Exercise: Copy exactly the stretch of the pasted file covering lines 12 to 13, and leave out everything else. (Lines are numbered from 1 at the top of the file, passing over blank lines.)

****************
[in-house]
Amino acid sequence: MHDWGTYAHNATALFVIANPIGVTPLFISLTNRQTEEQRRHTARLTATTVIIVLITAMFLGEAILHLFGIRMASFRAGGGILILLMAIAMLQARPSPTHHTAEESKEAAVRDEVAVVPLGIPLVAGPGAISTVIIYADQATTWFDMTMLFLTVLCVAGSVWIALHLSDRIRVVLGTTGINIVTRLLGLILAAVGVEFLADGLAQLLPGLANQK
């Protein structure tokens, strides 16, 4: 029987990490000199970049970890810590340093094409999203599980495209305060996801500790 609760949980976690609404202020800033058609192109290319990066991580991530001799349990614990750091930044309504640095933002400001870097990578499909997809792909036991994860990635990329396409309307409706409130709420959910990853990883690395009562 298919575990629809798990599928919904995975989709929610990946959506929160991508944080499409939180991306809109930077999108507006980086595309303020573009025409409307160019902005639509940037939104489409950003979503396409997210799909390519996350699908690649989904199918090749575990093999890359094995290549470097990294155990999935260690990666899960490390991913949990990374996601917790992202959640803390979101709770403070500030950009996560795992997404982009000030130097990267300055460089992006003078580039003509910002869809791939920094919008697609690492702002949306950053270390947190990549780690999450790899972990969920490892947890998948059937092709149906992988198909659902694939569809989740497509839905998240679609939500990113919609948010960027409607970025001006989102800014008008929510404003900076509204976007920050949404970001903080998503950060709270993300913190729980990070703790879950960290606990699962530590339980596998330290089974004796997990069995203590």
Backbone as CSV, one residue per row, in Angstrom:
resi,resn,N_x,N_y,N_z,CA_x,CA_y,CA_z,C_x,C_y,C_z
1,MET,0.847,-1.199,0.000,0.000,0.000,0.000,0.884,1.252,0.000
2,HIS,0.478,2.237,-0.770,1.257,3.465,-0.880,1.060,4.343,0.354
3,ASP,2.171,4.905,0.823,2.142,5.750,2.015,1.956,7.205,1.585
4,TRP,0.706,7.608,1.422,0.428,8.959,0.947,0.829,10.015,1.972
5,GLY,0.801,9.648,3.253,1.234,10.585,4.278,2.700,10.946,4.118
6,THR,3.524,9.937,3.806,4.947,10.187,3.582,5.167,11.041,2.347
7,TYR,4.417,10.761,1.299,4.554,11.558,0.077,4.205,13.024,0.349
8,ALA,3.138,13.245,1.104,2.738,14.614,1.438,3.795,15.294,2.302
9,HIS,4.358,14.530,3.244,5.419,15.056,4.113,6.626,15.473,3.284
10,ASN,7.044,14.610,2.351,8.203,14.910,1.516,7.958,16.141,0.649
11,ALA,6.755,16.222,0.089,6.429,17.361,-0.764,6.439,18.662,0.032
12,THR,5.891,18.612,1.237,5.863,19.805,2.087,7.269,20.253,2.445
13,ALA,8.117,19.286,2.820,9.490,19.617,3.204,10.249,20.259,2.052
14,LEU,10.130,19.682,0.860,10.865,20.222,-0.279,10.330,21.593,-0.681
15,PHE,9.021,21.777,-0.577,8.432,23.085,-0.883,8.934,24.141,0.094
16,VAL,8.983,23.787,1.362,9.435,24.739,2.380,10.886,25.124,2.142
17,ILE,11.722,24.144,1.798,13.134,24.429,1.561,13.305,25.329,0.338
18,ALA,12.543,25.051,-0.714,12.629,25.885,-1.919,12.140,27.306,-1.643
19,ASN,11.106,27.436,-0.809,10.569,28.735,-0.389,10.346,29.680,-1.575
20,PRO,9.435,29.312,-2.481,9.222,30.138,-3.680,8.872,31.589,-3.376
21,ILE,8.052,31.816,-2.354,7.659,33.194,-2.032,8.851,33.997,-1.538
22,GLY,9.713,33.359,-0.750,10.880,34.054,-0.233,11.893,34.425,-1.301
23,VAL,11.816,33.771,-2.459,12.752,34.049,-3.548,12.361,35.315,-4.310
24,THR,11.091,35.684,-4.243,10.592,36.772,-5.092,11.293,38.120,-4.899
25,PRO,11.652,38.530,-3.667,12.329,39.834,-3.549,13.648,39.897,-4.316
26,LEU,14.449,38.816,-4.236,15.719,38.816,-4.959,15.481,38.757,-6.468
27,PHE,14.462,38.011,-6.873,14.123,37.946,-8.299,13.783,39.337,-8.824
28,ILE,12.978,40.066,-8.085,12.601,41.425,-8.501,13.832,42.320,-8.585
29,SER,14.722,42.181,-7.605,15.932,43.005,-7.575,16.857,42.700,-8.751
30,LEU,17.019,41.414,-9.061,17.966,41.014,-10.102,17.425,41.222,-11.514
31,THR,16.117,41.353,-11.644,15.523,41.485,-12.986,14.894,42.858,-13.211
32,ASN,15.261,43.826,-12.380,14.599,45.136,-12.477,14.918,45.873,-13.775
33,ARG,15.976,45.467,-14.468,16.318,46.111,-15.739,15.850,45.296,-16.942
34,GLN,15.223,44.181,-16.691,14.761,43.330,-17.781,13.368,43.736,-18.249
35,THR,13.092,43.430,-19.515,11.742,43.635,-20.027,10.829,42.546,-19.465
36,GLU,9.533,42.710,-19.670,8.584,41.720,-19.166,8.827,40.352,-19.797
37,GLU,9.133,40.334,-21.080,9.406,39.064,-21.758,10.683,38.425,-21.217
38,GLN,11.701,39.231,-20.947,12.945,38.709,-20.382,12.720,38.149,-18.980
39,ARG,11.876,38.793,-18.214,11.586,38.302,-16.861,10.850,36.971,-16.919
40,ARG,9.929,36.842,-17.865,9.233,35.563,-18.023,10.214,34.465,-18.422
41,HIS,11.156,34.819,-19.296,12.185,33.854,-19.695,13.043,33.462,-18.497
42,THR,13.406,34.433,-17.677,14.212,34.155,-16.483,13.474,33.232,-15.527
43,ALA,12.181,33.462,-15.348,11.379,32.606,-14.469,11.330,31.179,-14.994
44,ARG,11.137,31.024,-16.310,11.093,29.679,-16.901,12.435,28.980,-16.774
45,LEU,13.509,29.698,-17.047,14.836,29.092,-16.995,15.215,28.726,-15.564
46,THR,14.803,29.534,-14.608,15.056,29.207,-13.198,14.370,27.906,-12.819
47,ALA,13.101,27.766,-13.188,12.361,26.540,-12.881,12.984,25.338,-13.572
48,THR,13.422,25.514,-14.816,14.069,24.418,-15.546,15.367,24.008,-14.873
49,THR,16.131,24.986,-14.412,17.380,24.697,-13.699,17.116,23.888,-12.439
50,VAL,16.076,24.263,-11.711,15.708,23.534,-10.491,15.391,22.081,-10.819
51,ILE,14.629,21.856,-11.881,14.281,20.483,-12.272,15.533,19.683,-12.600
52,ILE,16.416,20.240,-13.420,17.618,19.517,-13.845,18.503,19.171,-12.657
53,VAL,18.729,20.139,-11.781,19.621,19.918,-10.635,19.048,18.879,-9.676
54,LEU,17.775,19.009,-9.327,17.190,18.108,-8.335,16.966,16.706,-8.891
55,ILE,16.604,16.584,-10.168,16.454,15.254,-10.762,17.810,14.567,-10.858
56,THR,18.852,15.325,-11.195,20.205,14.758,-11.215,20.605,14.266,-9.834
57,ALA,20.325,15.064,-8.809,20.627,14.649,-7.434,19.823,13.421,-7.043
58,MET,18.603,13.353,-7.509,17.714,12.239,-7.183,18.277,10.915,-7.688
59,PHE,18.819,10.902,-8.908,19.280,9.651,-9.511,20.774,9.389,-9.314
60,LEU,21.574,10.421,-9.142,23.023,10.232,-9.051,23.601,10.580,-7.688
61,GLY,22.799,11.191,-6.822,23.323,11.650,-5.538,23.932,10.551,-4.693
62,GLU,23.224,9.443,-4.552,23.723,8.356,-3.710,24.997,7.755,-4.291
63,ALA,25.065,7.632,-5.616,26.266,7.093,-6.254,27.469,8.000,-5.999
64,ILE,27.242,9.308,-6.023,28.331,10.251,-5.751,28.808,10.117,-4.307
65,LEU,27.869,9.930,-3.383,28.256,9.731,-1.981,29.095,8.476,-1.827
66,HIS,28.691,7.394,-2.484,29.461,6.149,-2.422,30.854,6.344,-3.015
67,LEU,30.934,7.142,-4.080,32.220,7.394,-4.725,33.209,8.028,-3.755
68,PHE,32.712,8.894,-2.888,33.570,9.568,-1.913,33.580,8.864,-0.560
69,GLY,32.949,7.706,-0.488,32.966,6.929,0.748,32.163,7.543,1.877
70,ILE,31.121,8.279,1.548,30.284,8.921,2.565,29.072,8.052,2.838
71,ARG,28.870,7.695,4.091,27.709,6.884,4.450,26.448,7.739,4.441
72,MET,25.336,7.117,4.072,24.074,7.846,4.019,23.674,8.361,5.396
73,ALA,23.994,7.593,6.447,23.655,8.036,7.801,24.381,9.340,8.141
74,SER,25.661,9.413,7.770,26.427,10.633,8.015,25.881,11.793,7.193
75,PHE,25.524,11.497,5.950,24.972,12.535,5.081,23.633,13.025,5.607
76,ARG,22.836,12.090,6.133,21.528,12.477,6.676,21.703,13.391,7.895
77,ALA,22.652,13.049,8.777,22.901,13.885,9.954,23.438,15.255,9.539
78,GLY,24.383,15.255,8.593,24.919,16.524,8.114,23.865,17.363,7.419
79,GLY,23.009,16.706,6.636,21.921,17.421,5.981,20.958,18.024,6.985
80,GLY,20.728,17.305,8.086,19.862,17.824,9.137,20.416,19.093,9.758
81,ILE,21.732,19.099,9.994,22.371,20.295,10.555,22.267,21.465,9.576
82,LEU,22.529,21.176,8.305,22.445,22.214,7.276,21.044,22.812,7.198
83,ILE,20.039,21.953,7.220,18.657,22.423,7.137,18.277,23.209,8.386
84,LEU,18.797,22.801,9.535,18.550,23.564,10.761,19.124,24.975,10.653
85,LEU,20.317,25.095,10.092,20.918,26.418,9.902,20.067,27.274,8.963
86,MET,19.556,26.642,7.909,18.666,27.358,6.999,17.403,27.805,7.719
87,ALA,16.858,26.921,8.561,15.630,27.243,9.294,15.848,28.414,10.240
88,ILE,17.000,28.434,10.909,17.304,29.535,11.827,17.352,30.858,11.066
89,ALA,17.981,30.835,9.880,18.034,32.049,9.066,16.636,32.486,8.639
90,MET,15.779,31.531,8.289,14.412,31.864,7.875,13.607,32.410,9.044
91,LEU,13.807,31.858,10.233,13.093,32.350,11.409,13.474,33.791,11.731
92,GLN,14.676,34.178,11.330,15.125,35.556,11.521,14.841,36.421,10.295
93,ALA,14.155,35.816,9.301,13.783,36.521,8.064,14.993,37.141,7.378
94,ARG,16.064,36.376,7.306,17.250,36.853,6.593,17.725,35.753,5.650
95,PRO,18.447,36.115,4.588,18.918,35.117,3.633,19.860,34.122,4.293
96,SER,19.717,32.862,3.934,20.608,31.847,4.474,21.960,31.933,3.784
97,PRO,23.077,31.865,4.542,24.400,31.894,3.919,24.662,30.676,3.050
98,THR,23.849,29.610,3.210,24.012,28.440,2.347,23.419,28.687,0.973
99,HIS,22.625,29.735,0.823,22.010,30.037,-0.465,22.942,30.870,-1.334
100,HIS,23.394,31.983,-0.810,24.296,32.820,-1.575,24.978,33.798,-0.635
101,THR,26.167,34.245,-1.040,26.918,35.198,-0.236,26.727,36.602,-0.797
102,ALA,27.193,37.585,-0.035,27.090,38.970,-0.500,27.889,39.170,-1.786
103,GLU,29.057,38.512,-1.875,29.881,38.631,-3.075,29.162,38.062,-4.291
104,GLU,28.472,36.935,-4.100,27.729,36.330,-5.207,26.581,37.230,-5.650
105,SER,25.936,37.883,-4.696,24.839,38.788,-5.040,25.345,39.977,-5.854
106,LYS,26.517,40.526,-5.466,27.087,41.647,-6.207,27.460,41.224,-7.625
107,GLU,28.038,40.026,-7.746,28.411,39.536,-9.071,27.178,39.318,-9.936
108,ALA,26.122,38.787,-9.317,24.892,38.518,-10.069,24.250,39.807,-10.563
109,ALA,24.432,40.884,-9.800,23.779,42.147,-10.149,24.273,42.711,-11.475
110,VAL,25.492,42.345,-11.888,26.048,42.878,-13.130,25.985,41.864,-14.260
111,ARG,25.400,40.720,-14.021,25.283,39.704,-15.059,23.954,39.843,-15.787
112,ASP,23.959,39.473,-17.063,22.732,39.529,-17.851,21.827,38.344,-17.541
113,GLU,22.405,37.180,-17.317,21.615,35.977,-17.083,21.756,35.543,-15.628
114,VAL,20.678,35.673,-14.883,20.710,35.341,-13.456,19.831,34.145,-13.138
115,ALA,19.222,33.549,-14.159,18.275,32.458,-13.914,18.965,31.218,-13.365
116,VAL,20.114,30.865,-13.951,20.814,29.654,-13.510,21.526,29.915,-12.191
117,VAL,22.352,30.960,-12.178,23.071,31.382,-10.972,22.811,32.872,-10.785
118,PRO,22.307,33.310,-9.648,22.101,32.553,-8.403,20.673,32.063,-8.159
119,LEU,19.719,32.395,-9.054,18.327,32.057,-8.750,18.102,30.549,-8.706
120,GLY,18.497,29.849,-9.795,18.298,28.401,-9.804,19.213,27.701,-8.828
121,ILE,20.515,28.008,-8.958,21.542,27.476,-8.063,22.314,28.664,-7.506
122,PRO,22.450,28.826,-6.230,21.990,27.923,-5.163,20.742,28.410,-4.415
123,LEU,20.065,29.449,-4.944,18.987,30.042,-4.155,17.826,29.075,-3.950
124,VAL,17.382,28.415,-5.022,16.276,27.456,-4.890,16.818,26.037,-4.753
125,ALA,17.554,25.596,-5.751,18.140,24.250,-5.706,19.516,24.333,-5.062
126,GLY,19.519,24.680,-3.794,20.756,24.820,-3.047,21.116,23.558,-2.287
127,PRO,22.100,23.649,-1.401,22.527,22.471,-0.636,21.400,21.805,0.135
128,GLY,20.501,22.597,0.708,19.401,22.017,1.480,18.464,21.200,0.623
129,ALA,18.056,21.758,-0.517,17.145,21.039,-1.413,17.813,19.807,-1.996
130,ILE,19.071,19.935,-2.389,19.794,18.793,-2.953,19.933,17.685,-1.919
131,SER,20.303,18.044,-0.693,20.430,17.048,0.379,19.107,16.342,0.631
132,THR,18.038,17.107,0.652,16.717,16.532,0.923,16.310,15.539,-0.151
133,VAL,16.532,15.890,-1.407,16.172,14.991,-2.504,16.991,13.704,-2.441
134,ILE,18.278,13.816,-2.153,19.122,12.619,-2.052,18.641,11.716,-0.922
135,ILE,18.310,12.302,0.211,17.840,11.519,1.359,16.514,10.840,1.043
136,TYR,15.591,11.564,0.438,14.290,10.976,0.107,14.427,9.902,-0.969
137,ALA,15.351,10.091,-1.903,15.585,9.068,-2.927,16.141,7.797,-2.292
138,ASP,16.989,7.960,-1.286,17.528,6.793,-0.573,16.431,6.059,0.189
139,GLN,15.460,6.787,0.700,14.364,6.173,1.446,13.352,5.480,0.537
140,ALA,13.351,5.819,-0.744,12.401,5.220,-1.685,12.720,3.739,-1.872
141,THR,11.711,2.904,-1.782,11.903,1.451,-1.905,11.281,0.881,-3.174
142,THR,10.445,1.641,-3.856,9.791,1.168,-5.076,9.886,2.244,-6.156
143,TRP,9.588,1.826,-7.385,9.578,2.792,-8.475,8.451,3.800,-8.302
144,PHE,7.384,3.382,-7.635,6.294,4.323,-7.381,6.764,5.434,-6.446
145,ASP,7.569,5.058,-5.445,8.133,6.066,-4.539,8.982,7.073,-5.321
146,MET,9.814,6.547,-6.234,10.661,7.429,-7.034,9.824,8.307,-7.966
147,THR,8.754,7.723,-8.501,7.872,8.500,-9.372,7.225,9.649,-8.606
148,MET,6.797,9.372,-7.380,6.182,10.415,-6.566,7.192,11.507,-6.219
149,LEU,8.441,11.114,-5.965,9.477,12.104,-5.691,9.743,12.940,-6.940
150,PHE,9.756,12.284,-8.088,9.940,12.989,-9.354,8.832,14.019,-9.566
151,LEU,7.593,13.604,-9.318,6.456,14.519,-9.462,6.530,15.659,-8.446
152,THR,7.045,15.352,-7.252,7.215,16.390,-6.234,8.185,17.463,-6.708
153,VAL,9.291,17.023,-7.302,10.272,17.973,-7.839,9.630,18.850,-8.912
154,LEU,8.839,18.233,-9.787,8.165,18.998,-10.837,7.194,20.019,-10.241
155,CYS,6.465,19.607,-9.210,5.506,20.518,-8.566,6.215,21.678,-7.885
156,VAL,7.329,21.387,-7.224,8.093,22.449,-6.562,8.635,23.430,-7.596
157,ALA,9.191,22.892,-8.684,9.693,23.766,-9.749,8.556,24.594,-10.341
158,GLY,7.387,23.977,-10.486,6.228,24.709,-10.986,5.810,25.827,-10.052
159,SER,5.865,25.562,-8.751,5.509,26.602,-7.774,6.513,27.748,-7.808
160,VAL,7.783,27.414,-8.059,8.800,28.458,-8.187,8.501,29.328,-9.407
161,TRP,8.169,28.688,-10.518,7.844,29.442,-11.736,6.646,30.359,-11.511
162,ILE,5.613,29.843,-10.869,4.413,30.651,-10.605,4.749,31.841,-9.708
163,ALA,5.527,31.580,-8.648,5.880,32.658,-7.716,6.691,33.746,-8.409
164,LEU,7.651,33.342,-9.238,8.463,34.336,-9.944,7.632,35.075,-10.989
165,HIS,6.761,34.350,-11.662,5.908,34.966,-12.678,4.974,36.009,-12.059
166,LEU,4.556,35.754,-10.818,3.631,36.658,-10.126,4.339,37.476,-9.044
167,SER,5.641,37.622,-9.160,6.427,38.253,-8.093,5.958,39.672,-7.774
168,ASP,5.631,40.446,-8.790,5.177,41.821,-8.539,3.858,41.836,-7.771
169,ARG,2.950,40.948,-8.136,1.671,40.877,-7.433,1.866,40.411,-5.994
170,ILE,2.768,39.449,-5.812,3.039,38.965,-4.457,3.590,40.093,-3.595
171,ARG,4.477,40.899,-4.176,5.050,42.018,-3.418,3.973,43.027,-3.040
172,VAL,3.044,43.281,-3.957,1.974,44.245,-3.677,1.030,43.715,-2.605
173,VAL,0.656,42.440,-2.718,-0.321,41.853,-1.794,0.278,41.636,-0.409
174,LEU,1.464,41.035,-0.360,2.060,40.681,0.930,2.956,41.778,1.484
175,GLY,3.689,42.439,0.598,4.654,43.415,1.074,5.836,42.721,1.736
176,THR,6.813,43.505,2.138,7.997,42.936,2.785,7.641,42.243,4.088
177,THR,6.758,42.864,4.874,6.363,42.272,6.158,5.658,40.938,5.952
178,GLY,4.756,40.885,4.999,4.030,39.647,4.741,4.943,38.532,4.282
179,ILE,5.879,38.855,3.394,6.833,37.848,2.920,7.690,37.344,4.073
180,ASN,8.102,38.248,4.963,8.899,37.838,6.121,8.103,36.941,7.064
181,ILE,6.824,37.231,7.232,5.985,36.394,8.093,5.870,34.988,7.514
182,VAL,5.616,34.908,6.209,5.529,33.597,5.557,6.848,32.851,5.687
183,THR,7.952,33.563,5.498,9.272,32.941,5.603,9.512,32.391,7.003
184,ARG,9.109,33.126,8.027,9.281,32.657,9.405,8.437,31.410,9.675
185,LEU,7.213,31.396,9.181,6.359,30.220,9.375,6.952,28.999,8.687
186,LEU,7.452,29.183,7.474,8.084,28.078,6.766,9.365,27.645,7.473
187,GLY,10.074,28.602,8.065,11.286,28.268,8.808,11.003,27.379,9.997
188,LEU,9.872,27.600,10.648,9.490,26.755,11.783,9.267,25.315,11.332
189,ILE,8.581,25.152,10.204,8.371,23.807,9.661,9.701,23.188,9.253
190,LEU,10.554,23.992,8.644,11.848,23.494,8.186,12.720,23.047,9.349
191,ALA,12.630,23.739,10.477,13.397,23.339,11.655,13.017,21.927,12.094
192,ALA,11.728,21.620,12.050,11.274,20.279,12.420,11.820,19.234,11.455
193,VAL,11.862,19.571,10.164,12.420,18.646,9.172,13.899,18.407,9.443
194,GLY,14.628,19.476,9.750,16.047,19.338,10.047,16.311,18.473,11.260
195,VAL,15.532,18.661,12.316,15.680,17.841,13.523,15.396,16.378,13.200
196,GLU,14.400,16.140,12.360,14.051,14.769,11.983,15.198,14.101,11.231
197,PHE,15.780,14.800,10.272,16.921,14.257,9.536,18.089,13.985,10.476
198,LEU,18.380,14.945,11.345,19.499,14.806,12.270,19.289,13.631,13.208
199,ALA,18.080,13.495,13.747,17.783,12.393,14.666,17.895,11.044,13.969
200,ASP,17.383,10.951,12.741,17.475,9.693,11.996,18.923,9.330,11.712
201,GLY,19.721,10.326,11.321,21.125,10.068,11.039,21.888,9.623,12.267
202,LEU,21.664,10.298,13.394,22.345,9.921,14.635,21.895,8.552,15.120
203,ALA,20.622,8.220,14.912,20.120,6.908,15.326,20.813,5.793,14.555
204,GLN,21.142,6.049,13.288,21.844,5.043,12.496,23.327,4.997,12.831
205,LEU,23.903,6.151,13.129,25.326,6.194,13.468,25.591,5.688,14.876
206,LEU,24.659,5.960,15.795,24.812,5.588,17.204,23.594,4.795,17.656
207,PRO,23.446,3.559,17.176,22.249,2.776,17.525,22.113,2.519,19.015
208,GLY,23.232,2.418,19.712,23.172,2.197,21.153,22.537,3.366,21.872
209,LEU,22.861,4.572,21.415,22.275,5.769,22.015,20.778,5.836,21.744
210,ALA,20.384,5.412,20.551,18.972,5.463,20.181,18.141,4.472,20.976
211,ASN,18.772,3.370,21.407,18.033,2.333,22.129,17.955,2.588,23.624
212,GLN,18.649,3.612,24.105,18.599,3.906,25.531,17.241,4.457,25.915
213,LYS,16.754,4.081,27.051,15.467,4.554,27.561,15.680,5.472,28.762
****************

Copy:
7,TYR,4.417,10.761,1.299,4.554,11.558,0.077,4.205,13.024,0.349
8,ALA,3.138,13.245,1.104,2.738,14.614,1.438,3.795,15.294,2.302